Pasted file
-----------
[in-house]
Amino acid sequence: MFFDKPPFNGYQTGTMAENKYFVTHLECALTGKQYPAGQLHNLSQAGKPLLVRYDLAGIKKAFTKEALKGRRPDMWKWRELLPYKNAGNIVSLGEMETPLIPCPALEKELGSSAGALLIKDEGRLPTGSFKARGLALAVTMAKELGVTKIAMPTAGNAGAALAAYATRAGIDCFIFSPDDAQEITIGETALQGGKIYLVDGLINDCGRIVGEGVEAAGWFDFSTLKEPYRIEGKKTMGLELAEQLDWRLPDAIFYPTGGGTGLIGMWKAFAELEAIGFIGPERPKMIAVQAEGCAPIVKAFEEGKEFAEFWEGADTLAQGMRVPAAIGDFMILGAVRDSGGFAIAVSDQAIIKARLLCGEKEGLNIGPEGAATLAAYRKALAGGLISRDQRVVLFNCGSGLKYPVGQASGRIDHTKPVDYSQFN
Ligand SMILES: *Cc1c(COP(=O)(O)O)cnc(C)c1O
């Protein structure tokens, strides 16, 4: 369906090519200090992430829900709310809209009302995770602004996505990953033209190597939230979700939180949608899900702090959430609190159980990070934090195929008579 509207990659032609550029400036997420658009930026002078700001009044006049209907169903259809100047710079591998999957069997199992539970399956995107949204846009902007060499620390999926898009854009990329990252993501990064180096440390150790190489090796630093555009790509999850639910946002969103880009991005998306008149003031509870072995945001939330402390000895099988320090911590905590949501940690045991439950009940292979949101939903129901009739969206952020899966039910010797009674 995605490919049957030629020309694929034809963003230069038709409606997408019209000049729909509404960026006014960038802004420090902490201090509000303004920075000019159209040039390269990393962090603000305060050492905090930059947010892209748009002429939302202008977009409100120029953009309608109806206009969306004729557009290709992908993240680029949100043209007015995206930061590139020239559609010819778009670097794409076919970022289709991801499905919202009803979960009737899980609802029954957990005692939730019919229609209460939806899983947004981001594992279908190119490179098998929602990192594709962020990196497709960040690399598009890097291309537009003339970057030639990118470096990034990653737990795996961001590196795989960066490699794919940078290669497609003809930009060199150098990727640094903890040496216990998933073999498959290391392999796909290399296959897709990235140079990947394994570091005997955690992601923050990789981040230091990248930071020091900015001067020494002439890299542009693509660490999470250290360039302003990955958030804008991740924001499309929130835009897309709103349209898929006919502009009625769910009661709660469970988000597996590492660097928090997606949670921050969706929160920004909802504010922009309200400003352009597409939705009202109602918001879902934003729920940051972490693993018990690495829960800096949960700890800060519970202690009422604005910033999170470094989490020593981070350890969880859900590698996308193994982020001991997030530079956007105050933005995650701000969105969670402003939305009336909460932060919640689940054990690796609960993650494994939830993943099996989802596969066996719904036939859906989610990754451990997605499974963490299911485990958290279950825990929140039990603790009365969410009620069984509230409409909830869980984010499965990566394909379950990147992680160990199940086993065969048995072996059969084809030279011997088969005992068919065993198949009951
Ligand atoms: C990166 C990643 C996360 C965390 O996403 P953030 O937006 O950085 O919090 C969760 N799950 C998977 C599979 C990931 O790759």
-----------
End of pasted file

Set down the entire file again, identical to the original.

[in-house]
Amino acid sequence: MFFDKPPFNGYQTGTMAENKYFVTHLECALTGKQYPAGQLHNLSQAGKPLLVRYDLAGIKKAFTKEALKGRRPDMWKWRELLPYKNAGNIVSLGEMETPLIPCPALEKELGSSAGALLIKDEGRLPTGSFKARGLALAVTMAKELGVTKIAMPTAGNAGAALAAYATRAGIDCFIFSPDDAQEITIGETALQGGKIYLVDGLINDCGRIVGEGVEAAGWFDFSTLKEPYRIEGKKTMGLELAEQLDWRLPDAIFYPTGGGTGLIGMWKAFAELEAIGFIGPERPKMIAVQAEGCAPIVKAFEEGKEFAEFWEGADTLAQGMRVPAAIGDFMILGAVRDSGGFAIAVSDQAIIKARLLCGEKEGLNIGPEGAATLAAYRKALAGGLISRDQRVVLFNCGSGLKYPVGQASGRIDHTKPVDYSQFN
Ligand SMILES: *Cc1c(COP(=O)(O)O)cnc(C)c1O
């Protein structure tokens, strides 16, 4: 369906090519200090992430829900709310809209009302995770602004996505990953033209190597939230979700939180949608899900702090959430609190159980990070934090195929008579 509207990659032609550029400036997420658009930026002078700001009044006049209907169903259809100047710079591998999957069997199992539970399956995107949204846009902007060499620390999926898009854009990329990252993501990064180096440390150790190489090796630093555009790509999850639910946002969103880009991005998306008149003031509870072995945001939330402390000895099988320090911590905590949501940690045991439950009940292979949101939903129901009739969206952020899966039910010797009674 995605490919049957030629020309694929034809963003230069038709409606997408019209000049729909509404960026006014960038802004420090902490201090509000303004920075000019159209040039390269990393962090603000305060050492905090930059947010892209748009002429939302202008977009409100120029953009309608109806206009969306004729557009290709992908993240680029949100043209007015995206930061590139020239559609010819778009670097794409076919970022289709991801499905919202009803979960009737899980609802029954957990005692939730019919229609209460939806899983947004981001594992279908190119490179098998929602990192594709962020990196497709960040690399598009890097291309537009003339970057030639990118470096990034990653737990795996961001590196795989960066490699794919940078290669497609003809930009060199150098990727640094903890040496216990998933073999498959290391392999796909290399296959897709990235140079990947394994570091005997955690992601923050990789981040230091990248930071020091900015001067020494002439890299542009693509660490999470250290360039302003990955958030804008991740924001499309929130835009897309709103349209898929006919502009009625769910009661709660469970988000597996590492660097928090997606949670921050969706929160920004909802504010922009309200400003352009597409939705009202109602918001879902934003729920940051972490693993018990690495829960800096949960700890800060519970202690009422604005910033999170470094989490020593981070350890969880859900590698996308193994982020001991997030530079956007105050933005995650701000969105969670402003939305009336909460932060919640689940054990690796609960993650494994939830993943099996989802596969066996719904036939859906989610990754451990997605499974963490299911485990958290279950825990929140039990603790009365969410009620069984509230409409909830869980984010499965990566394909379950990147992680160990199940086993065969048995072996059969084809030279011997088969005992068919065993198949009951
Ligand atoms: C990166 C990643 C996360 C965390 O996403 P953030 O937006 O950085 O919090 C969760 N799950 C998977 C599979 C990931 O790759």